Henry James is credited with saying, “Character is plot.” I can see truth in this statement, because characters are integral to plots, the actions of the stories. What a character does - his thoughts and reactions, and the results of his actions – this comprises the plot of the story. Plots shouldn’t be unbelievable; the actions of characters should make sense based on who the characters are or are becoming.
If character is plot, dull characters make for dull plots. If readers don’t care about a main character, aren’t interested in what happens to the character or what events are caused by the character, why would they keep reading?
Plot is what drives the story, what keeps the reader turning pages, and sometimes readers can keep reading if the plot is fast-paced, even if the characters aren’t interesting. Personally, I’m typically not drawn to character-driven novels with little action. Sometimes these novels interest me when I’m interested in the characters, but I have to be in the right mood with the right character-based novel to fit that mood! And, if I don’t find myself caring about the character, or if I find myself losing interest in the character, I put down the novel and move on. On the other hand, novels with quick pacing can have, to a certain extent, two-dimensional characters, and I’ll keep reading.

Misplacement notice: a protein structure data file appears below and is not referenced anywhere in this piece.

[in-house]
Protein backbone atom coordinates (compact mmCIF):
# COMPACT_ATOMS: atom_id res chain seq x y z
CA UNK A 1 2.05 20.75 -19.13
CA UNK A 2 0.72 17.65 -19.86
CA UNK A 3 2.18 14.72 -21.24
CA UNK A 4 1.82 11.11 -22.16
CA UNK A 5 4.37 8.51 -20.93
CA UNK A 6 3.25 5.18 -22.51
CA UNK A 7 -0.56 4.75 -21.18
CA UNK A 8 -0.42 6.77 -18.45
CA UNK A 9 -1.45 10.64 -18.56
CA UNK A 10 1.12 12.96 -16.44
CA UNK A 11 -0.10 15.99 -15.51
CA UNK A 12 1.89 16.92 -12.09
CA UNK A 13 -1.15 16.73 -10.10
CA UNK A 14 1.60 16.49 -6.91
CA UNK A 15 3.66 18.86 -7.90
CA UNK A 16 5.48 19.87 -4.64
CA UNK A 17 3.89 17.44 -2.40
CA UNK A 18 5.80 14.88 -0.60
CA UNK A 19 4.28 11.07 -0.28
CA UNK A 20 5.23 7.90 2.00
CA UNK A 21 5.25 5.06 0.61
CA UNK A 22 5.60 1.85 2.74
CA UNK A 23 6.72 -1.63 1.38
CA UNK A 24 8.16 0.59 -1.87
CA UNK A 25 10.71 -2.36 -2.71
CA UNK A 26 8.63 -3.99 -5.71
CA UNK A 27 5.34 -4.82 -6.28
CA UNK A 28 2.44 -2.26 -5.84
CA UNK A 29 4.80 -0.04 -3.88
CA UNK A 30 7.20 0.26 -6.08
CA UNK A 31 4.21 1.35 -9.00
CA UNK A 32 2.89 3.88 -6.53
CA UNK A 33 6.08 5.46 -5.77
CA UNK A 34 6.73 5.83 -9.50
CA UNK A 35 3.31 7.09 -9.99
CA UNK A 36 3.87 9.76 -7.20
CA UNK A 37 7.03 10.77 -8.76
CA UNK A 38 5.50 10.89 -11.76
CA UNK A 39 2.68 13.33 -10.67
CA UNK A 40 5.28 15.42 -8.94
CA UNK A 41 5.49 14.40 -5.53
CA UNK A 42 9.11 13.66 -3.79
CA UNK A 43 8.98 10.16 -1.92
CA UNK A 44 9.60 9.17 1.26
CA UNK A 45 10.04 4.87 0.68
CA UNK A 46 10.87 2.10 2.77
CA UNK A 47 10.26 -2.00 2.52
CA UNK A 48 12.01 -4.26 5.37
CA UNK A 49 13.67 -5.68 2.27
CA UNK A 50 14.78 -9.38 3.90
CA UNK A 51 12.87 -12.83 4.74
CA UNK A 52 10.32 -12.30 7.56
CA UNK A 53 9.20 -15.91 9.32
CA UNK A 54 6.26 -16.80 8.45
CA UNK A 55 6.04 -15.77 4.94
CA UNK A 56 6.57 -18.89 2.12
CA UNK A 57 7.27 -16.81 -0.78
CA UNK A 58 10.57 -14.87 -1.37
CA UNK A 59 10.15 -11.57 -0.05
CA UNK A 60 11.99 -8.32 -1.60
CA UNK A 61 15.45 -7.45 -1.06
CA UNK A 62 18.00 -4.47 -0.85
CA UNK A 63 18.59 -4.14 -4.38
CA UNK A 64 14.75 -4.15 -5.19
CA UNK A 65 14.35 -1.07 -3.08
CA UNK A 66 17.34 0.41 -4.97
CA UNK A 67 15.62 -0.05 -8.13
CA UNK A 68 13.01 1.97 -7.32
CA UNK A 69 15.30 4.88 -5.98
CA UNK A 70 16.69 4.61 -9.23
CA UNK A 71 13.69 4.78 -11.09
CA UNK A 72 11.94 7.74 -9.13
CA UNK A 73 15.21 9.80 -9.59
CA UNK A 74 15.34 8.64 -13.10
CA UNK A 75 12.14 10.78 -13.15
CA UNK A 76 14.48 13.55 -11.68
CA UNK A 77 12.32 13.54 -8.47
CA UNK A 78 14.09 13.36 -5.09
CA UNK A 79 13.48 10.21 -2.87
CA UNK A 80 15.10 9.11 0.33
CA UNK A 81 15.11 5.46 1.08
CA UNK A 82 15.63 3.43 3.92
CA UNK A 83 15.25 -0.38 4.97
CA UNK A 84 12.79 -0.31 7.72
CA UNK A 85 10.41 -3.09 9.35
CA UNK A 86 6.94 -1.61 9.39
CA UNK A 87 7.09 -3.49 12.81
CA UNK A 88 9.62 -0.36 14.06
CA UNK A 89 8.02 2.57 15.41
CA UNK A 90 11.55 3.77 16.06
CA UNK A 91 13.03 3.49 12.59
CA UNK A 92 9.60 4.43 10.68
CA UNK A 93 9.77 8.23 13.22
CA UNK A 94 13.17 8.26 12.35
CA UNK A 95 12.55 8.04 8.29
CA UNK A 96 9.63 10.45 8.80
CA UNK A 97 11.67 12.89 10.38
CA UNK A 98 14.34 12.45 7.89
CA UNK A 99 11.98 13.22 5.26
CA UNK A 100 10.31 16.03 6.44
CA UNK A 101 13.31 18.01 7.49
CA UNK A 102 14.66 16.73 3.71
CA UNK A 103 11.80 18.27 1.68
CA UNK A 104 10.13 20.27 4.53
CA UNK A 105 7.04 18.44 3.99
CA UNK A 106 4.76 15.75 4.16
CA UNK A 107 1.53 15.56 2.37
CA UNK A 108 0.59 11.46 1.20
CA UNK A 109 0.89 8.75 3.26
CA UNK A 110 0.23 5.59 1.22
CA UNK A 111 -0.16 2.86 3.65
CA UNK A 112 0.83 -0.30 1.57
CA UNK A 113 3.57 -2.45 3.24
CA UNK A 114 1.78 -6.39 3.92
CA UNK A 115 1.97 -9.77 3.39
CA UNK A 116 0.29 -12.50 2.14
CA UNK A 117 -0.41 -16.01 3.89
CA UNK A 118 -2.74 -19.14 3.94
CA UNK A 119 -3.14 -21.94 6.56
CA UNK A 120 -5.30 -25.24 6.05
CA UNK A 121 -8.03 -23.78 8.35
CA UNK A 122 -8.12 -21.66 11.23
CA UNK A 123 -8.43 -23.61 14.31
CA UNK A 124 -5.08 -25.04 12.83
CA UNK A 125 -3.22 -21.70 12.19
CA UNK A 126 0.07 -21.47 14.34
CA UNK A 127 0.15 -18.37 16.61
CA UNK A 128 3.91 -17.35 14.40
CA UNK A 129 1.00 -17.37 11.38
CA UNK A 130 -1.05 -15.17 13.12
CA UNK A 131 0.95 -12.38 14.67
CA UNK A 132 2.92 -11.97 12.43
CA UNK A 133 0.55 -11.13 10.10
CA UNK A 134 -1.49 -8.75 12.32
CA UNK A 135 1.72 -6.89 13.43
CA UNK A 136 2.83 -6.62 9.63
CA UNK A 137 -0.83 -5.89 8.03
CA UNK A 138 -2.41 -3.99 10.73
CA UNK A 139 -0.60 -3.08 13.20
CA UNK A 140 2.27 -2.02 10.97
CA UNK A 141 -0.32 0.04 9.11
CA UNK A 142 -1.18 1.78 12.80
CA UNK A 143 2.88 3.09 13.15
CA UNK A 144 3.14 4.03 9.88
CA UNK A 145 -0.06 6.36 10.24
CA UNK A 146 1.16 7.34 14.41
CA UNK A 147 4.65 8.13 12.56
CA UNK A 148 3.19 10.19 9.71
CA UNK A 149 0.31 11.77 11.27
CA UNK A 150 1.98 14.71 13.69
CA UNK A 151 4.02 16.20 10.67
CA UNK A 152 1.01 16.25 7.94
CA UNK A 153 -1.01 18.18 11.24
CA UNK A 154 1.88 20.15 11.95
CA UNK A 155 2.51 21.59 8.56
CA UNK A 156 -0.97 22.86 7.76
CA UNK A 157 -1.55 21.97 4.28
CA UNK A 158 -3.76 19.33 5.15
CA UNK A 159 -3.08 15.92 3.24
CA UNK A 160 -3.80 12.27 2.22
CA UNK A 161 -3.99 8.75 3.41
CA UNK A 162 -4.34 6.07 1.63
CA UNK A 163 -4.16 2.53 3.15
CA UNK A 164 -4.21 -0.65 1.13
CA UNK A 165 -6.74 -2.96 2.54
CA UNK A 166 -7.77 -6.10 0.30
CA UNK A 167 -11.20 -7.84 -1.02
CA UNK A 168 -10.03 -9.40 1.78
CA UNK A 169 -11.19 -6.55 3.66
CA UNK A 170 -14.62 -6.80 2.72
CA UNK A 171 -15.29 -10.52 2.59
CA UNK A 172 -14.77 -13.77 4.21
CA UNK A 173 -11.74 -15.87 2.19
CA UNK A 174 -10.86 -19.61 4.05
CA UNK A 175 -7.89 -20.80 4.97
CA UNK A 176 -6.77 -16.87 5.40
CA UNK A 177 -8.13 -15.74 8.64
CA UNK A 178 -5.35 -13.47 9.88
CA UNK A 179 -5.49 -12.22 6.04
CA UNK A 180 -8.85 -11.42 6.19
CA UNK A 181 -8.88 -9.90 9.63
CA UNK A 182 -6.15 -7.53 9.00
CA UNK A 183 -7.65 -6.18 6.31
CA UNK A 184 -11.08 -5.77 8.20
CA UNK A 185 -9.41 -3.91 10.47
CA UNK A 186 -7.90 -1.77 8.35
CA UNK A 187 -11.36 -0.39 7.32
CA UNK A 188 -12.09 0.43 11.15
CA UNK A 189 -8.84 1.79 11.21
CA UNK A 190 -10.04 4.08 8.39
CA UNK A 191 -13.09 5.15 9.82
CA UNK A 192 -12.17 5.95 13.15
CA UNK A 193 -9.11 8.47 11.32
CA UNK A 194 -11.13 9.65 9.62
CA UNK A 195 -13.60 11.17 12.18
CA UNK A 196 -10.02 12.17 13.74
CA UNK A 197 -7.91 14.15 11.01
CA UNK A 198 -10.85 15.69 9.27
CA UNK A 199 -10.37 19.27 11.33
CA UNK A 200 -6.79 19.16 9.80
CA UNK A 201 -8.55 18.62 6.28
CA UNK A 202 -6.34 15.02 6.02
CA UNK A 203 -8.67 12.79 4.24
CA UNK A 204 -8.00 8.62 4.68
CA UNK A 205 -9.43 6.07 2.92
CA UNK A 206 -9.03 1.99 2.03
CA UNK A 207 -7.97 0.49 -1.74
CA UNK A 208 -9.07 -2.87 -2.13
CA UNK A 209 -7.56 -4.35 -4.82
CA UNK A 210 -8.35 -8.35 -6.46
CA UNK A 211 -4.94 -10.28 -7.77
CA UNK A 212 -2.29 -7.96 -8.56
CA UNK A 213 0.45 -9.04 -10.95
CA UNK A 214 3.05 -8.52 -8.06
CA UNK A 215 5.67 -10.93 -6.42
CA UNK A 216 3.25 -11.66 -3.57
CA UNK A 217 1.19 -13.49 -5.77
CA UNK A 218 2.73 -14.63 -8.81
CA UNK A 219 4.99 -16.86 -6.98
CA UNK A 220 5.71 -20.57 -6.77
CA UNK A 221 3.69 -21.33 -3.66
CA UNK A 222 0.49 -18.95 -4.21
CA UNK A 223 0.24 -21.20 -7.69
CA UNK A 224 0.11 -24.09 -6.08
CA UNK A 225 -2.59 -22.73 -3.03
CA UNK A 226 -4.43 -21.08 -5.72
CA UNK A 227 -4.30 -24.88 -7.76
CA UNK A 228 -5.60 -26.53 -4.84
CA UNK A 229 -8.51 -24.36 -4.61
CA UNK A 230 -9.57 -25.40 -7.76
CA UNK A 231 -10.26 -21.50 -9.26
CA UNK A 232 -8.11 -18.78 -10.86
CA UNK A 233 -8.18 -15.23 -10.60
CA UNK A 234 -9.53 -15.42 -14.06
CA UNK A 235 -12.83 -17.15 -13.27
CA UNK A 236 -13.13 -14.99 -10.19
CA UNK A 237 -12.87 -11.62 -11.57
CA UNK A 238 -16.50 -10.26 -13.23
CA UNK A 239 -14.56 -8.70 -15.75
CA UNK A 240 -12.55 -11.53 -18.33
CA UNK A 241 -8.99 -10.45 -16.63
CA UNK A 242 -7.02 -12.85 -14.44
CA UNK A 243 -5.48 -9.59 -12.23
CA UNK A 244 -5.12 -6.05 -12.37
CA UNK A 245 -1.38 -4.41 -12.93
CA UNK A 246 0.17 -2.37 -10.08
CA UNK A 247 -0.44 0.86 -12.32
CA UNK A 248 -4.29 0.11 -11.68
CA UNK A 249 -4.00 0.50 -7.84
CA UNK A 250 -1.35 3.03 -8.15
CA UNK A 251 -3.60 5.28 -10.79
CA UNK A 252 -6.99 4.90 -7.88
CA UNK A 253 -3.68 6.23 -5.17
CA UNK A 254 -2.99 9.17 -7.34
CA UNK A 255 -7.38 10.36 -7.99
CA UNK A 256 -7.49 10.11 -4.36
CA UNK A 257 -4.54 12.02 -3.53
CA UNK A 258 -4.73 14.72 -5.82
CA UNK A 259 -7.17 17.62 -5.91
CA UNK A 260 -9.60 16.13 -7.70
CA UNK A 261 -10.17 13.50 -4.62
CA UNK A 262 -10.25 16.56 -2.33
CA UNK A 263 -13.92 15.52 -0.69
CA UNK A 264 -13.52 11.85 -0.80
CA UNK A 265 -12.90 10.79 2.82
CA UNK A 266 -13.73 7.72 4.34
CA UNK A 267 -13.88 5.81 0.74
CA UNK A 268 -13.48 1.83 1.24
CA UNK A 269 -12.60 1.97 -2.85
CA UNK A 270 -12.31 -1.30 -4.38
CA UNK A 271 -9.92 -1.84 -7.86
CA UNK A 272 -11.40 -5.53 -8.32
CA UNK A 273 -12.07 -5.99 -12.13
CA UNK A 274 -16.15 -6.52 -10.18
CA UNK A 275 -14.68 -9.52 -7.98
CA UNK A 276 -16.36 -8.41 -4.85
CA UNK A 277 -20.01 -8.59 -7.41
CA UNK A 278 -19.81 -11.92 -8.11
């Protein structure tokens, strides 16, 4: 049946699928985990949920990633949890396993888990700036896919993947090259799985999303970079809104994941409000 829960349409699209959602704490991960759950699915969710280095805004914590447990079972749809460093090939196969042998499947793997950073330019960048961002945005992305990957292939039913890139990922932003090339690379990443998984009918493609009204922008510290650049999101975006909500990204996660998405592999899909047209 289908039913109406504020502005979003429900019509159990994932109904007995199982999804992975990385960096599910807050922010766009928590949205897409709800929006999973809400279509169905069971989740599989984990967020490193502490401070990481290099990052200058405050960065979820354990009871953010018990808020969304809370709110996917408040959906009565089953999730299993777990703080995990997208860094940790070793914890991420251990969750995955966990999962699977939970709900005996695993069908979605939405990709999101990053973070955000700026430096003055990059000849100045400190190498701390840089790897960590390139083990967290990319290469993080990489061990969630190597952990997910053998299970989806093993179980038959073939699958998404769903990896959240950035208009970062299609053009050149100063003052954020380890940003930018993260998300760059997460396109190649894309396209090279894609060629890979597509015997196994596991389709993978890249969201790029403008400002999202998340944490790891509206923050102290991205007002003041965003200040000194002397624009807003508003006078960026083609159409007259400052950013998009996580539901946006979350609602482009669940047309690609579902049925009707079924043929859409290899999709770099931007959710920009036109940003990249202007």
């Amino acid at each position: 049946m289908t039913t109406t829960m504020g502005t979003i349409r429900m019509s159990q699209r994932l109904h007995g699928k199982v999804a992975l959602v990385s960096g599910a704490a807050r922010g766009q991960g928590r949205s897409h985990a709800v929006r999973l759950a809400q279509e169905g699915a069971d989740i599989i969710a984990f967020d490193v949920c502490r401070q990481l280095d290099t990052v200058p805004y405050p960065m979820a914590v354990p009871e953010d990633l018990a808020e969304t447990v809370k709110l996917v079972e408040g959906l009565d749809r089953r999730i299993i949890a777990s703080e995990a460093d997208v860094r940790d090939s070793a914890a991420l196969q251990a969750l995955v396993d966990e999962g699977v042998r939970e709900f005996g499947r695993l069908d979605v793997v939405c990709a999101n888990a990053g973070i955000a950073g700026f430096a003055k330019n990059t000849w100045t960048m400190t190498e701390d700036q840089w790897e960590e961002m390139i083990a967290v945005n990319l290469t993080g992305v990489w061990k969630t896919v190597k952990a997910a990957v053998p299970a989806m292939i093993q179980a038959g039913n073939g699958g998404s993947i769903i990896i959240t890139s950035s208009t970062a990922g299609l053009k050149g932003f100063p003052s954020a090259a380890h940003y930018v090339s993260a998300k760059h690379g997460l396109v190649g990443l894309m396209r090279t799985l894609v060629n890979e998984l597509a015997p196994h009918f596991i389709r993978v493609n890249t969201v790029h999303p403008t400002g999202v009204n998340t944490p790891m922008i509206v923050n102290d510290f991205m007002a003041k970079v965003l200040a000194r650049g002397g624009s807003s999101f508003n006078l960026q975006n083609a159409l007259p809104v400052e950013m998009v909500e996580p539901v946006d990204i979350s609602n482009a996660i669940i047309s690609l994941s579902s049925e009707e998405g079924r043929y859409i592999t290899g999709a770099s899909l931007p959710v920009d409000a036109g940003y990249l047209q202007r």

A good tip I heard from one of my professors from my time spent in writing school: if you, the writer, gets bored reading your manuscript, you can be sure the reader will become bored, also.